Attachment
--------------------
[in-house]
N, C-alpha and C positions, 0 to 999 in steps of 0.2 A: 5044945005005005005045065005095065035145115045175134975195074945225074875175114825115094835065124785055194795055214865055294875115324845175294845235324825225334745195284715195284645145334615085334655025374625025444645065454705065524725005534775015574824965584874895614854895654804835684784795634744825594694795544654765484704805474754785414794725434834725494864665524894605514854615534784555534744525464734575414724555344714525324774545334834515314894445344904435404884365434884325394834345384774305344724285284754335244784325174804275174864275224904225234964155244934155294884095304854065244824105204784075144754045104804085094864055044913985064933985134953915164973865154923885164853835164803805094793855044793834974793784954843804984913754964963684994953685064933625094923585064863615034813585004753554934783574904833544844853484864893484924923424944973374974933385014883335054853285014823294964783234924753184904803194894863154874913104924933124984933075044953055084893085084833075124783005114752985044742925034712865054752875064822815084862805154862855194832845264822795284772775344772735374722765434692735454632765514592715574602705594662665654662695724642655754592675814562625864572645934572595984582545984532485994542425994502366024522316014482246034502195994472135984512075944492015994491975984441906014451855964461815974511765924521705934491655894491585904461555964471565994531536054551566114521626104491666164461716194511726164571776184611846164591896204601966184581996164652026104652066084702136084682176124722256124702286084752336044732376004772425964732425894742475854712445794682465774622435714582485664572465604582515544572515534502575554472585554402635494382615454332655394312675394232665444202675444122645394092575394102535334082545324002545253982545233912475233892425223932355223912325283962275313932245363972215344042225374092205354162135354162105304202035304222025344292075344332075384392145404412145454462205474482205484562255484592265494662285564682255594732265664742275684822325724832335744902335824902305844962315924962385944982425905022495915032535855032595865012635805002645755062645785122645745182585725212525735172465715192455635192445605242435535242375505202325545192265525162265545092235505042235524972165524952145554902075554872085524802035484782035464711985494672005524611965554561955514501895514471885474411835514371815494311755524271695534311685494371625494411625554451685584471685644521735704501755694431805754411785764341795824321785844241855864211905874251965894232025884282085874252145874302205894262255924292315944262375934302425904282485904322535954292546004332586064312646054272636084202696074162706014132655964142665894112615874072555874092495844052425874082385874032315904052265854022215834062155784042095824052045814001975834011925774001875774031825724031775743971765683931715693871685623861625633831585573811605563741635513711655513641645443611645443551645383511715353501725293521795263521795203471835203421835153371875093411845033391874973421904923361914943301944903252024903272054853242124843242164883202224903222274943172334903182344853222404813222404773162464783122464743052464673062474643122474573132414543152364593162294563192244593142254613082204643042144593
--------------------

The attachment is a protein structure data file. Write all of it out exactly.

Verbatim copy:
[in-house]
N, C-alpha and C positions, 0 to 999 in steps of 0.2 A: 5044945005005005005045065005095065035145115045175134975195074945225074875175114825115094835065124785055194795055214865055294875115324845175294845235324825225334745195284715195284645145334615085334655025374625025444645065454705065524725005534775015574824965584874895614854895654804835684784795634744825594694795544654765484704805474754785414794725434834725494864665524894605514854615534784555534744525464734575414724555344714525324774545334834515314894445344904435404884365434884325394834345384774305344724285284754335244784325174804275174864275224904225234964155244934155294884095304854065244824105204784075144754045104804085094864055044913985064933985134953915164973865154923885164853835164803805094793855044793834974793784954843804984913754964963684994953685064933625094923585064863615034813585004753554934783574904833544844853484864893484924923424944973374974933385014883335054853285014823294964783234924753184904803194894863154874913104924933124984933075044953055084893085084833075124783005114752985044742925034712865054752875064822815084862805154862855194832845264822795284772775344772735374722765434692735454632765514592715574602705594662665654662695724642655754592675814562625864572645934572595984582545984532485994542425994502366024522316014482246034502195994472135984512075944492015994491975984441906014451855964461815974511765924521705934491655894491585904461555964471565994531536054551566114521626104491666164461716194511726164571776184611846164591896204601966184581996164652026104652066084702136084682176124722256124702286084752336044732376004772425964732425894742475854712445794682465774622435714582485664572465604582515544572515534502575554472585554402635494382615454332655394312675394232665444202675444122645394092575394102535334082545324002545253982545233912475233892425223932355223912325283962275313932245363972215344042225374092205354162135354162105304202035304222025344292075344332075384392145404412145454462205474482205484562255484592265494662285564682255594732265664742275684822325724832335744902335824902305844962315924962385944982425905022495915032535855032595865012635805002645755062645785122645745182585725212525735172465715192455635192445605242435535242375505202325545192265525162265545092235505042235524972165524952145554902075554872085524802035484782035464711985494672005524611965554561955514501895514471885474411835514371815494311755524271695534311685494371625494411625554451685584471685644521735704501755694431805754411785764341795824321785844241855864211905874251965894232025884282085874252145874302205894262255924292315944262375934302425904282485904322535954292546004332586064312646054272636084202696074162706014132655964142665894112615874072555874092495844052425874082385874032315904052265854022215834062155784042095824052045814001975834011925774001875774031825724031775743971765683931715693871685623861625633831585573811605563741635513711655513641645443611645443551645383511715353501725293521795263521795203471835203421835153371875093411845033391874973421904923361914943301944903252024903272054853242124843242164883202224903222274943172334903182344853222404813222404773162464783122464743052464673062474643122474573132414543152364593162294563192244593142254613082204643042144593